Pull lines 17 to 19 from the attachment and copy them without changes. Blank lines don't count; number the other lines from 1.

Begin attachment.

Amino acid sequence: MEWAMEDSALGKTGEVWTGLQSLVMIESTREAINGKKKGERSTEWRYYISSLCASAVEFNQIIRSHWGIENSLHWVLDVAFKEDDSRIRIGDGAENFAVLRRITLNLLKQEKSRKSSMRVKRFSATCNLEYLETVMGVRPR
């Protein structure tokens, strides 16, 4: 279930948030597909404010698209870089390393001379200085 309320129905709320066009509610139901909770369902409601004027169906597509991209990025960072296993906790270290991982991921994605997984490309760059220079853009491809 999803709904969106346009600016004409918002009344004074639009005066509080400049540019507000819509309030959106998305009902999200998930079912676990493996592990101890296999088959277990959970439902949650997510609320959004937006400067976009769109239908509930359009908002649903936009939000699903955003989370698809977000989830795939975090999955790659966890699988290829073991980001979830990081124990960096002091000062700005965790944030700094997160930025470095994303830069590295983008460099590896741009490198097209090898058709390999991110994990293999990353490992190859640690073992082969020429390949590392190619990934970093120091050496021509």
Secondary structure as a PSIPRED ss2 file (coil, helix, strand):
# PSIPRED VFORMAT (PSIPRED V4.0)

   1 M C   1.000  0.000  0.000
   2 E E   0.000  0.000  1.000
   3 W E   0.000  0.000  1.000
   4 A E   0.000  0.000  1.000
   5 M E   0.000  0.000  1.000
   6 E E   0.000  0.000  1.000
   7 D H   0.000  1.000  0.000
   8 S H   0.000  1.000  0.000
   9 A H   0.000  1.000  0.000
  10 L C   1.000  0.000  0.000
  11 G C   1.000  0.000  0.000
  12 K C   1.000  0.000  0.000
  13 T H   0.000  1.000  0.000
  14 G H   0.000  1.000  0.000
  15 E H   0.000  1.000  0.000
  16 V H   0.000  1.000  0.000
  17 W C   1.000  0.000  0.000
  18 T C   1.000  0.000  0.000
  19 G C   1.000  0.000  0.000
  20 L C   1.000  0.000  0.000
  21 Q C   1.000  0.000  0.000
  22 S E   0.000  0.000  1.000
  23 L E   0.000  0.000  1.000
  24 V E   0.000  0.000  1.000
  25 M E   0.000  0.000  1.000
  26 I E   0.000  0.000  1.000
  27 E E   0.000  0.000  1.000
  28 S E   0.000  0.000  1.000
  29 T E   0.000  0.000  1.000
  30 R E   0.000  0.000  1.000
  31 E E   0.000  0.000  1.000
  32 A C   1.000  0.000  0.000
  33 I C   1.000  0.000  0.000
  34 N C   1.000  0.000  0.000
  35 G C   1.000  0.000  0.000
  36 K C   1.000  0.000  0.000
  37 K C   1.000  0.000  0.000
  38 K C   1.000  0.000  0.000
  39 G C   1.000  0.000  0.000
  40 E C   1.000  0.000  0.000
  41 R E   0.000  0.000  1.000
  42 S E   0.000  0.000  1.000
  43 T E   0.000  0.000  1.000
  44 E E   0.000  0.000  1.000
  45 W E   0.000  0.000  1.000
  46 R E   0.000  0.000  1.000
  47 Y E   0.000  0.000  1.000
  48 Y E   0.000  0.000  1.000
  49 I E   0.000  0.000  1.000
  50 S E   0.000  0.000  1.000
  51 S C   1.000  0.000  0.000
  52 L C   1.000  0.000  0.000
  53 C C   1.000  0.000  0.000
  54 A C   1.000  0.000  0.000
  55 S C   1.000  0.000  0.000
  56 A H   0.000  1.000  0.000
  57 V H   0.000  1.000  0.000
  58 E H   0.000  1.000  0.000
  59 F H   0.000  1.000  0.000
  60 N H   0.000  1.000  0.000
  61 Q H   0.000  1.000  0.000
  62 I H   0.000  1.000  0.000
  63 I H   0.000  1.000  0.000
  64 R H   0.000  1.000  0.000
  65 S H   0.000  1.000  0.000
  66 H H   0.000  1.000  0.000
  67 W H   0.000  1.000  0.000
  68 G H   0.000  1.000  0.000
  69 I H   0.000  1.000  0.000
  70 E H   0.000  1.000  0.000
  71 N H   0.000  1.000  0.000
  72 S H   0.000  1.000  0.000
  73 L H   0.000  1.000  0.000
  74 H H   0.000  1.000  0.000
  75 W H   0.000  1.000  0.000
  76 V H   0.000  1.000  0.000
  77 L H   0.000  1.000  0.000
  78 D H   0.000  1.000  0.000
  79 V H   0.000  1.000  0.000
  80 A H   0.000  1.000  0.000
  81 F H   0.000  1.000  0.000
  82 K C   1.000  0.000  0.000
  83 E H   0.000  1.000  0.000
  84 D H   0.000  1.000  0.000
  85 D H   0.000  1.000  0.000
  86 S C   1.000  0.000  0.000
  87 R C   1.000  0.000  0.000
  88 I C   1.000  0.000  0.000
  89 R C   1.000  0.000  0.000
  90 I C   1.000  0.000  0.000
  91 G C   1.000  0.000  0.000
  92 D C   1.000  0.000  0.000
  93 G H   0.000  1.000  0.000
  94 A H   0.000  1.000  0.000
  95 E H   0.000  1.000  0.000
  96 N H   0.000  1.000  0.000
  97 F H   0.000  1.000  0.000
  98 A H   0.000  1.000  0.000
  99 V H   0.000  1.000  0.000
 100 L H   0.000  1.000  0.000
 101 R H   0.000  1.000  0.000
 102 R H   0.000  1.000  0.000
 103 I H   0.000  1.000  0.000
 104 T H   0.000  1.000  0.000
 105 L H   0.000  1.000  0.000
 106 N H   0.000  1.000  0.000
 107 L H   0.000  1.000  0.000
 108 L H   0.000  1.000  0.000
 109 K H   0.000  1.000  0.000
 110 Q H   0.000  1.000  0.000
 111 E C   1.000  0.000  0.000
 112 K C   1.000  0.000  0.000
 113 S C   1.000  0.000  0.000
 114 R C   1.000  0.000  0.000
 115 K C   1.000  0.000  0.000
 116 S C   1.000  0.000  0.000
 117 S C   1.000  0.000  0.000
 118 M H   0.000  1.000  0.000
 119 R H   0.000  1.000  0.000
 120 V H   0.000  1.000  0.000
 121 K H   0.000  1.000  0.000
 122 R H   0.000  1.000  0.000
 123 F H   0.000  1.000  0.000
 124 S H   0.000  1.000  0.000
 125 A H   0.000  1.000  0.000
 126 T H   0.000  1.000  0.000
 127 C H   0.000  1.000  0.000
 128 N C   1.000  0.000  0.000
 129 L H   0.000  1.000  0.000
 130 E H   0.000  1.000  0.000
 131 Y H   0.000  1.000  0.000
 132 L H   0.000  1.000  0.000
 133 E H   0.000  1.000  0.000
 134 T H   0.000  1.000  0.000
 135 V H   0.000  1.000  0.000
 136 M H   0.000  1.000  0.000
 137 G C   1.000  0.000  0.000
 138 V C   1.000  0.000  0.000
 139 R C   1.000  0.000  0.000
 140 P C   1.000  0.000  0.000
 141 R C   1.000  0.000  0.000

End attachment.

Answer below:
  13 T H   0.000  1.000  0.000
  14 G H   0.000  1.000  0.000
  15 E H   0.000  1.000  0.000